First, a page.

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The best and worst Italian cars ever

Motoring journalist Rob Griffin takes a look at some of the best and worst cars that Italy has produced.

When you think of Italian car manufacturers, the chances are your mind will conjure up images of blood-red Ferraris growling on open roads.

But there’s far more to this country than just the production of supercars.

Alongside many of the stunning, adrenaline-packed rides have been some of the plainest, most basic vehicles to roll off a production line.

The best Italian cars ever made - Fiat 500



It scores so many points for styling, fuel efficiency and ease of use that there’s little wonder more than a million of these unique cars have been made.

The original dates back well over half a century but the new version that arrived in 2007 already has plenty of fans.

A new Fiat 500 will cost you between £10,000 and £16,000, depending on the model chosen.

Meanwhile, you should expect to pay comfortably in excess of £5,000 for an older model, especially one that has been professionally restored.

The best Italian cars ever made - Lancia Delta Integrale



The original Lancia Delta that arrived on our shores in the early 1980s was a relatively mild mannered five-door hatchback.

However, the Integrale version was an absolute beast with four-wheel drive and a turbo charged engine.

More at home on the rally circuit than on the weekly shop, the Integrale was a tough, bulging powerhouse of a car and is now widely tipped to be a future classic.

If you can find one in great condition then it’s definitely worth considering.

The best Italian cars ever made - Ferrari F40



There’s no shortage of fantastic Ferraris but the F40 is simply phenomenal.

Described by Top Gear’s Jeremy Clarkson as "the best supercar of them all", the F40 arrived in the late 1980s and held the record for being the fastest production car after hitting 201.4mph.

It was minimalistic in the extreme with everything being stripped to the bone in order to save weight, but its performance was outstanding and it looked the part.

It was also surprisingly popular with around 1,300 sold – a vast number for any Ferrari.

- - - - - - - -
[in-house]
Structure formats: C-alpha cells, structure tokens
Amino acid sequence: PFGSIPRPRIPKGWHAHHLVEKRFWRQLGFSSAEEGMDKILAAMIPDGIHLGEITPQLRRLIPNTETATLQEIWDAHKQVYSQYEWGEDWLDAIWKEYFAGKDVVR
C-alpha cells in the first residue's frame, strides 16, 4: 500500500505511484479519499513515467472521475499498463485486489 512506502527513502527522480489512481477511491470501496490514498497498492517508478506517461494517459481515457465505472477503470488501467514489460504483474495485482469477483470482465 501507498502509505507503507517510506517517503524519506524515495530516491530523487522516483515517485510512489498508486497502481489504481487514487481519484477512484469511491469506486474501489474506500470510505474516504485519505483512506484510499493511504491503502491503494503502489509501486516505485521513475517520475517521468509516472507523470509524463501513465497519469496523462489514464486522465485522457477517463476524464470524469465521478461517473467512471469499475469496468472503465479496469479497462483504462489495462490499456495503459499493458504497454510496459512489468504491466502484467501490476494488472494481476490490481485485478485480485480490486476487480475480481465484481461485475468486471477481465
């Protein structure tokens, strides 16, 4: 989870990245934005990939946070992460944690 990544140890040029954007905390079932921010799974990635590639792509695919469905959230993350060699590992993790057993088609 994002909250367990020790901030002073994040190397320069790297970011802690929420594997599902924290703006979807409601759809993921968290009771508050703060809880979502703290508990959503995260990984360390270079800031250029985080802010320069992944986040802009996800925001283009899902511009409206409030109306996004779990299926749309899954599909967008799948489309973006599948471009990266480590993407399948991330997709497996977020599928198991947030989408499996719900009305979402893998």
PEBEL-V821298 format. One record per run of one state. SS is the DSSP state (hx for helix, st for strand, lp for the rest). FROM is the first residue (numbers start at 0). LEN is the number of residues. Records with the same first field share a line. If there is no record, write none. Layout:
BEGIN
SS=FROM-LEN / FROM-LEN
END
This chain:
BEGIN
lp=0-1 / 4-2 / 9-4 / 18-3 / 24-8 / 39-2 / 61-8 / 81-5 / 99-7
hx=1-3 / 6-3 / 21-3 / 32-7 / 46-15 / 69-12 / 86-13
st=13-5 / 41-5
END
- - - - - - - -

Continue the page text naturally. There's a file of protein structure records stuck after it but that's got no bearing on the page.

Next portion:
The worst Italian cars ever made - Maserati Biturbo



On paper the Maserati Biturbo should have been a winner.

It came with most things offered by the BMW 325 – the car it was designed to take on – with the bonus of a luxury interior.

But it just wasn’t up to scratch, says Giles Chapman, author of The Worst Cars Ever Sold.

“It was designed and developed on a bit of a shoestring so the build quality was poor,” he says.

“Although it initially enjoyed massive sales in America, the truth came out a couple of years later that it was badly built and sales fell off a cliff.”

The worst Italian cars ever made - Fiat 124



If you could guarantee it would never rain again then the Fiat 124 would be perfect.

A mid-sized family car that was produced from 1966 to 1974, it was quite nippy and was awarded the 1967 European Car of the Year.

The problems, however, came when it clouded over.

"The metal was very thin and it had virtually no rust proofing," recalls Chapman.

"When Lada built a version of the 124 it was virtually identical, apart from the fact the bodywork was twice as thick and the underneath was beefed up to withstand the Russian winters."

The worst Italian cars ever made - Alfa Romeo Alfa 6



This could have been so good.

When Alfa developed a muscular 2.5 V6 engine they made the bizarre decision to marry it with the Alfa 6 – a hybrid vehicle that combined the middle part of an Alfetta with a longer nose and boot.

The result was disastrous. "You can’t fool customers," says Chapman.

"When you get an elderly centre section, an ugly front and back, and a brand new engine, people will see through it.

"It’s certainly not the way that Mercedes went about its business."

What do you think?

Are these the best and worst Italian cars ever made?

We want to hear from you! You can share your views on our message board below. 

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Rob Griffin

Rob Griffin

Rob Griffin is a freelance journalist who regularly appears in national publications, including The Independent and Daily Express. He covers motoring, business, and personal finance issues.

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